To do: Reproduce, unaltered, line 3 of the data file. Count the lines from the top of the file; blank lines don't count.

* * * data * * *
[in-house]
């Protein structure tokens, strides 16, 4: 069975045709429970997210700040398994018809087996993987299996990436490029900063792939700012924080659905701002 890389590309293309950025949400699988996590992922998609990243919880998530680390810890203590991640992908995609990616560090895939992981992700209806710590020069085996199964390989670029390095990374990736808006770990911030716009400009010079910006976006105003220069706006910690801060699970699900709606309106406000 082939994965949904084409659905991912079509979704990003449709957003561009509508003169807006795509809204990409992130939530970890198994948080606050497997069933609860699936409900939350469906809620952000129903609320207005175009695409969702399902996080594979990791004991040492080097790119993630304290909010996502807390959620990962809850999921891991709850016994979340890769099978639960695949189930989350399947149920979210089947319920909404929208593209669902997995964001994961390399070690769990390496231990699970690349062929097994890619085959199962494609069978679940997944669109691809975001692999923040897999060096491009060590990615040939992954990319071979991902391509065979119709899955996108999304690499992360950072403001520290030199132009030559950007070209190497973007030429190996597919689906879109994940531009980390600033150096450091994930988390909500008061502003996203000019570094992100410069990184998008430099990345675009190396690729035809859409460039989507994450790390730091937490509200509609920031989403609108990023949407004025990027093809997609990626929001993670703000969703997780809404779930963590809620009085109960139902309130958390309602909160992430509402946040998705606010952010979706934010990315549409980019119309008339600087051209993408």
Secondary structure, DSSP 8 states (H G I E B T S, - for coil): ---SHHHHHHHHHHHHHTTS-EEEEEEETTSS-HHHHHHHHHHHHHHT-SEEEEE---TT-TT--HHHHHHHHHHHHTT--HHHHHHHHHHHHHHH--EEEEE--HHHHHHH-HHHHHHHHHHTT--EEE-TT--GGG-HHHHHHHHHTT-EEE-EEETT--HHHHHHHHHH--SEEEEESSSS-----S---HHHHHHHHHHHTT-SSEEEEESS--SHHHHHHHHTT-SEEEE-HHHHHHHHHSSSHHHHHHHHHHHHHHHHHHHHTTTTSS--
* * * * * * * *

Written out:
Secondary structure, DSSP 8 states (H G I E B T S, - for coil): ---SHHHHHHHHHHHHHTTS-EEEEEEETTSS-HHHHHHHHHHHHHHT-SEEEEE---TT-TT--HHHHHHHHHHHHTT--HHHHHHHHHHHHHHH--EEEEE--HHHHHHH-HHHHHHHHHHTT--EEE-TT--GGG-HHHHHHHHHTT-EEE-EEETT--HHHHHHHHHH--SEEEEESSSS-----S---HHHHHHHHHHHTT-SSEEEEESS--SHHHHHHHHTT-SEEEE-HHHHHHHHHSSSHHHHHHHHHHHHHHHHHHHHTTTTSS--